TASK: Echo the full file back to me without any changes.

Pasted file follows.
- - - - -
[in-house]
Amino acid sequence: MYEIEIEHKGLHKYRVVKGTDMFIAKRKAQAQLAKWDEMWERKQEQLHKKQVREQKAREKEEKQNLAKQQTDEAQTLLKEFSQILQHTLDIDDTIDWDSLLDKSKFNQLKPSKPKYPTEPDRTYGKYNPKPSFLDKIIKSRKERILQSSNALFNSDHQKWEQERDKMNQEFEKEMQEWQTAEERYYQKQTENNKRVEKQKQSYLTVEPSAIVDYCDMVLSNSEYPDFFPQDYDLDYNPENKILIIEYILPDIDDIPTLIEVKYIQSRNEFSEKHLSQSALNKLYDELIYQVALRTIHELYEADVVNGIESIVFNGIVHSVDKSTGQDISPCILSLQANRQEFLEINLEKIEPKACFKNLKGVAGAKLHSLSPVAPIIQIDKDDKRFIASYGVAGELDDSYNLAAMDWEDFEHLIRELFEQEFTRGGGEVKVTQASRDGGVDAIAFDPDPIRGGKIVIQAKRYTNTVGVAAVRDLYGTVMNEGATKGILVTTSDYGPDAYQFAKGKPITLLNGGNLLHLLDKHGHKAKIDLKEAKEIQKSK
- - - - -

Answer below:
[in-house]
Amino acid sequence: MYEIEIEHKGLHKYRVVKGTDMFIAKRKAQAQLAKWDEMWERKQEQLHKKQVREQKAREKEEKQNLAKQQTDEAQTLLKEFSQILQHTLDIDDTIDWDSLLDKSKFNQLKPSKPKYPTEPDRTYGKYNPKPSFLDKIIKSRKERILQSSNALFNSDHQKWEQERDKMNQEFEKEMQEWQTAEERYYQKQTENNKRVEKQKQSYLTVEPSAIVDYCDMVLSNSEYPDFFPQDYDLDYNPENKILIIEYILPDIDDIPTLIEVKYIQSRNEFSEKHLSQSALNKLYDELIYQVALRTIHELYEADVVNGIESIVFNGIVHSVDKSTGQDISPCILSLQANRQEFLEINLEKIEPKACFKNLKGVAGAKLHSLSPVAPIIQIDKDDKRFIASYGVAGELDDSYNLAAMDWEDFEHLIRELFEQEFTRGGGEVKVTQASRDGGVDAIAFDPDPIRGGKIVIQAKRYTNTVGVAAVRDLYGTVMNEGATKGILVTTSDYGPDAYQFAKGKPITLLNGGNLLHLLDKHGHKAKIDLKEAKEIQKSK